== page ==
Friday, November 8, 2013

Owning the Process

Good writers value the writing process. They use it on papers outside of English class, later on in college where drafts are not required, and still later on in life when they need to communicate a purpose to an audience. They do this because they are good writers, and they are good writers because they do this. Which comes first? I dont know, but it is a virtuous cycle. How can I help more students to value, own, and capitalize on the process? 

Recently, I tried reflection. First, when students turned in the final draft, they also turned in everything that I had required them to do as a part of the process--starting with the journal they kept while reading the novel the paper was based on, right on through all brainstorming, organizing, drafting, revising, and editing, with the final draft on top. That represents a lot of work--I had assigned it all because I thought it was all important in contributing to the final draft. I wanted them to see it all together--the sheer volume of hidden work that goes into good writing--and to understand that good writing starts way back with good reading. 

Additionally, since professional writers use the process in idiosyncratic--not lock-step--ways, I wanted students to identify which parts had been the most helpful to them in their own writing process. So I came up with the following reflection sheet for students to fill out and turn in with their final packet of papers:


Prewriting (reading journal, small group/class discussions, quick write for a thesis, planning with a mind map or an outline, re-reading the shalom article like a writer)
  • What worked best for you, to prepare you to write? Why?
  • What didn’t work for you, to prepare you to write? Why?
  • What did you learn about prewriting while working on this essay?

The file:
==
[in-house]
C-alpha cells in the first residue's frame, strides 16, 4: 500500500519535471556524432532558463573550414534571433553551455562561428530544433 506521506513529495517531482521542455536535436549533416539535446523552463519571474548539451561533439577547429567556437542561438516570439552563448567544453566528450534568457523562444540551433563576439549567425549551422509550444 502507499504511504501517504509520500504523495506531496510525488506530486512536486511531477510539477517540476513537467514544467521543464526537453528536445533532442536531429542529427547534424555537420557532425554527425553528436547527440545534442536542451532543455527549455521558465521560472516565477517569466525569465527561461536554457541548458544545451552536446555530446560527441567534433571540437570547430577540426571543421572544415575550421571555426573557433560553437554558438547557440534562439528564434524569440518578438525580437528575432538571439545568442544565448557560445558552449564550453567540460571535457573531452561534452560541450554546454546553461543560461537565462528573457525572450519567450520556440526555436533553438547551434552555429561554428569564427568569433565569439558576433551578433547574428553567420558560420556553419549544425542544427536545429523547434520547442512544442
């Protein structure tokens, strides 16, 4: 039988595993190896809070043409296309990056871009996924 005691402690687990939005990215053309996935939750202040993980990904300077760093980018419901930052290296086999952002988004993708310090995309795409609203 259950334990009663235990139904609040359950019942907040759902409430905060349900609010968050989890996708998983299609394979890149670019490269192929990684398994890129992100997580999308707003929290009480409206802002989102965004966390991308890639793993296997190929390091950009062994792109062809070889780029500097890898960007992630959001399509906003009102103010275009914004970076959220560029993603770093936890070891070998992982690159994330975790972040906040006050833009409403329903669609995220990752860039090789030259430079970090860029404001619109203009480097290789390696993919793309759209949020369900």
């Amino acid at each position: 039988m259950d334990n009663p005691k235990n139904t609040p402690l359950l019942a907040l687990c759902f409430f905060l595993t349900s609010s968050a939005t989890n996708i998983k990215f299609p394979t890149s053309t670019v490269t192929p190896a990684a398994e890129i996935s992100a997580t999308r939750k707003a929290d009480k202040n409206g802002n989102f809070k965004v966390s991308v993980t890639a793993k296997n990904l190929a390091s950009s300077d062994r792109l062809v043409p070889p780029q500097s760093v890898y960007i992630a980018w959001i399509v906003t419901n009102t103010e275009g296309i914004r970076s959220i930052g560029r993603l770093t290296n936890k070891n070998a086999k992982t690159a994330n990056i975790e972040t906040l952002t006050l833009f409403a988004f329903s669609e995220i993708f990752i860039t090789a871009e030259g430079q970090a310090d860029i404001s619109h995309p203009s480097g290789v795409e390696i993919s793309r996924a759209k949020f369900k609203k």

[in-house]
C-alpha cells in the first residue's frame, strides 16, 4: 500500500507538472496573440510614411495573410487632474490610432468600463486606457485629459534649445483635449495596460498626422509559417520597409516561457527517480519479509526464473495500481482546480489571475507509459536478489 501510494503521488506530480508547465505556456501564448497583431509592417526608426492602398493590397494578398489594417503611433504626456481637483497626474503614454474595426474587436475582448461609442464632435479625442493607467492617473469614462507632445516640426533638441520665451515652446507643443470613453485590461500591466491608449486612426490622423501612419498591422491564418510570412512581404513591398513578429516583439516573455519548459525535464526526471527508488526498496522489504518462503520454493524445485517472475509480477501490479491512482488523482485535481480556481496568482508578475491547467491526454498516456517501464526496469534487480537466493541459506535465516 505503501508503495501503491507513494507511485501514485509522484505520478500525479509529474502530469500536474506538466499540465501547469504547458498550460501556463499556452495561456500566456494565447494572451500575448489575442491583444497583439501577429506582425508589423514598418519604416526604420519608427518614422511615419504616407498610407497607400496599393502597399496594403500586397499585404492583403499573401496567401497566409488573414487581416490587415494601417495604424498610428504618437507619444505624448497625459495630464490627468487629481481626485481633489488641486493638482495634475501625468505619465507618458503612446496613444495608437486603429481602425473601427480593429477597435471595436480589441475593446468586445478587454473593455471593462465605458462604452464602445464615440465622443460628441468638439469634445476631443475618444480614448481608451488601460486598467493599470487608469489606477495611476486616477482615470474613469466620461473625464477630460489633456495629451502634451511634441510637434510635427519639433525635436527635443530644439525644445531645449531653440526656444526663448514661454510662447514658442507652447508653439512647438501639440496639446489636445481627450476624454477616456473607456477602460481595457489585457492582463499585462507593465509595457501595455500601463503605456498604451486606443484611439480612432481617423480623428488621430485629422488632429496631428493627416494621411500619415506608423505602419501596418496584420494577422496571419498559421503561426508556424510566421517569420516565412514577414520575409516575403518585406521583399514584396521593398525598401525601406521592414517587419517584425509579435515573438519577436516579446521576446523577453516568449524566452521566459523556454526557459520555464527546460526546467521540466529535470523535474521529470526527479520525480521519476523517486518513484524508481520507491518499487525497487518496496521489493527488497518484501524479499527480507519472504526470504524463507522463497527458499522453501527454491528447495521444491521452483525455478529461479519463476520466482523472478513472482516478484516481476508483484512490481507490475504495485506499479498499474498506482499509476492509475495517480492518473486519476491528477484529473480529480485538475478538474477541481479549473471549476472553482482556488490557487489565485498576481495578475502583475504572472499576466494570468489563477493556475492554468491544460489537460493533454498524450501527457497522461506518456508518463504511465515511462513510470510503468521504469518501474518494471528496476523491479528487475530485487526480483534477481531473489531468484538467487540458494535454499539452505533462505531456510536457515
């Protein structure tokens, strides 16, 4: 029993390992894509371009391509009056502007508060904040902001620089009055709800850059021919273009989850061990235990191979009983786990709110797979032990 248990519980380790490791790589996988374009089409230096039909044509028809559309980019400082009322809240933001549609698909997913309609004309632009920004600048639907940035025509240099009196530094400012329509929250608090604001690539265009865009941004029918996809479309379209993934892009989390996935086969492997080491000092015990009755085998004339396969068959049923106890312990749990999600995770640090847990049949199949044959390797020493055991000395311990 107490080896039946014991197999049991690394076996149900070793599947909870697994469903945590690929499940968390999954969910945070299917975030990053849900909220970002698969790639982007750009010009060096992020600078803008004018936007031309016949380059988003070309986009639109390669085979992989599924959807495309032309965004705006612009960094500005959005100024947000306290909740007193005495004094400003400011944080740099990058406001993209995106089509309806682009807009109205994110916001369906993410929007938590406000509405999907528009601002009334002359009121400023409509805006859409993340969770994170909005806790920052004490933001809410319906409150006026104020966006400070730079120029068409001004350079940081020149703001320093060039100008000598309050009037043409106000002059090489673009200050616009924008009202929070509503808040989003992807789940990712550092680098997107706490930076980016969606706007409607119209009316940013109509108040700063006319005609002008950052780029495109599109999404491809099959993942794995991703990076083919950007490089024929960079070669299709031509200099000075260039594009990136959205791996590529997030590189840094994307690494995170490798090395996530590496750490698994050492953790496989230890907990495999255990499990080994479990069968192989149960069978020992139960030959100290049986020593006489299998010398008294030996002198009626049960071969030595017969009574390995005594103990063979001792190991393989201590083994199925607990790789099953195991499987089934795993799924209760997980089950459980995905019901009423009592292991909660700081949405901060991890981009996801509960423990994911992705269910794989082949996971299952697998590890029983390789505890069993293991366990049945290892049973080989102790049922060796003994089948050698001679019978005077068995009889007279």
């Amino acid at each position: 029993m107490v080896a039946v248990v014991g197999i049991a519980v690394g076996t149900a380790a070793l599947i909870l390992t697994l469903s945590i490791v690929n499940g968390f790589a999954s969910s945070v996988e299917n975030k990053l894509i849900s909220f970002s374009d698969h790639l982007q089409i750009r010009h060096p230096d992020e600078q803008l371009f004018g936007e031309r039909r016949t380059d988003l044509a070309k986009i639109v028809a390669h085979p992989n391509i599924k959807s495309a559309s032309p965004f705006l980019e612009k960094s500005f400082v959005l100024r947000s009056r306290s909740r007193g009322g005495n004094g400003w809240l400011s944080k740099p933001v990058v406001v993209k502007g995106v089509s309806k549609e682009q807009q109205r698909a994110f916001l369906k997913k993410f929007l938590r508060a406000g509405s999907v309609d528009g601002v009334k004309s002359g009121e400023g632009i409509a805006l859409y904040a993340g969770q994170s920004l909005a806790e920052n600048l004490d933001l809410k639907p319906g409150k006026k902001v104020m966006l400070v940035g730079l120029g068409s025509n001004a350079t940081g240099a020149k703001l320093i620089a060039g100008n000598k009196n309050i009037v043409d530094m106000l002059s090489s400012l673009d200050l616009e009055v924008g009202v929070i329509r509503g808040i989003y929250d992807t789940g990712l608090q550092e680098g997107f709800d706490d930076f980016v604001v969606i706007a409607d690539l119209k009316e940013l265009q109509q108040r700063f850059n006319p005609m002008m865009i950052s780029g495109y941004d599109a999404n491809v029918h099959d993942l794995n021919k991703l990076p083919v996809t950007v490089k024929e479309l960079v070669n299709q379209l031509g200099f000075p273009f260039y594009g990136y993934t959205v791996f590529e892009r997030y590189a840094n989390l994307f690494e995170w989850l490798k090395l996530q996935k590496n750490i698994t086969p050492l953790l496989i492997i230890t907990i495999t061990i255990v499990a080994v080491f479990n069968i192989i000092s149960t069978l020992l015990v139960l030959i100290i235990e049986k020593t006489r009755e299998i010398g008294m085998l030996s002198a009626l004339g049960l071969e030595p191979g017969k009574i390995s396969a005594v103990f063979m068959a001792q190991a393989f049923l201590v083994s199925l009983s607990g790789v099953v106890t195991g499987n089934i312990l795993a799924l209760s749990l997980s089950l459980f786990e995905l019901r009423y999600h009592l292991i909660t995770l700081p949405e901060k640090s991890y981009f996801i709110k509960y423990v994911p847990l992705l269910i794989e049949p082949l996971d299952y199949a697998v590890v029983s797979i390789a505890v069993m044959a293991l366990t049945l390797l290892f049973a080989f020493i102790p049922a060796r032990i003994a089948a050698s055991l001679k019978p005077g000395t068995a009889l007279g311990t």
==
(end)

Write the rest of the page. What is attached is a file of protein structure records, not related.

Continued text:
Drafting (2 days in class, homework)
  • I used my class time for writing--working on my own, getting help from classmates and teacher when necessary, and returning quickly to work (circle one):
a. very effectively b. pretty well       c. not so well       d. not well at all

  • I did the best I could on writing my rough draft (circle one): 
a. definitely b. pretty much       c. sort of sloppy       d. just something to hand in

  • What did you learn about writing a rough draft while working on this essay?
Revising (teacher feedback, beginnings and endings, 1 day in class, homework): Circle 1
5: all suggestions carefully considered and many--plus additional improvements--thoroughly and creatively integrated
4: all suggestions considered and most integrated with understanding; a few other changes made
3: all suggestions followed, sometimes woodenly, word for word, making the paper uneven
2: some suggestions followed, some ignored
1: few or no changes made

  • What did you learn about revising while working on this essay?

Editing (1 day in class, “Find Someone Who,” 10 teacher editing mark corrections)
5: all changes understood and made throughout paper with evidence of further self-editing
4: all changes understood and made throughout paper
3: most changes understood, made effectively in the part marked, made haphazardly in the rest of the paper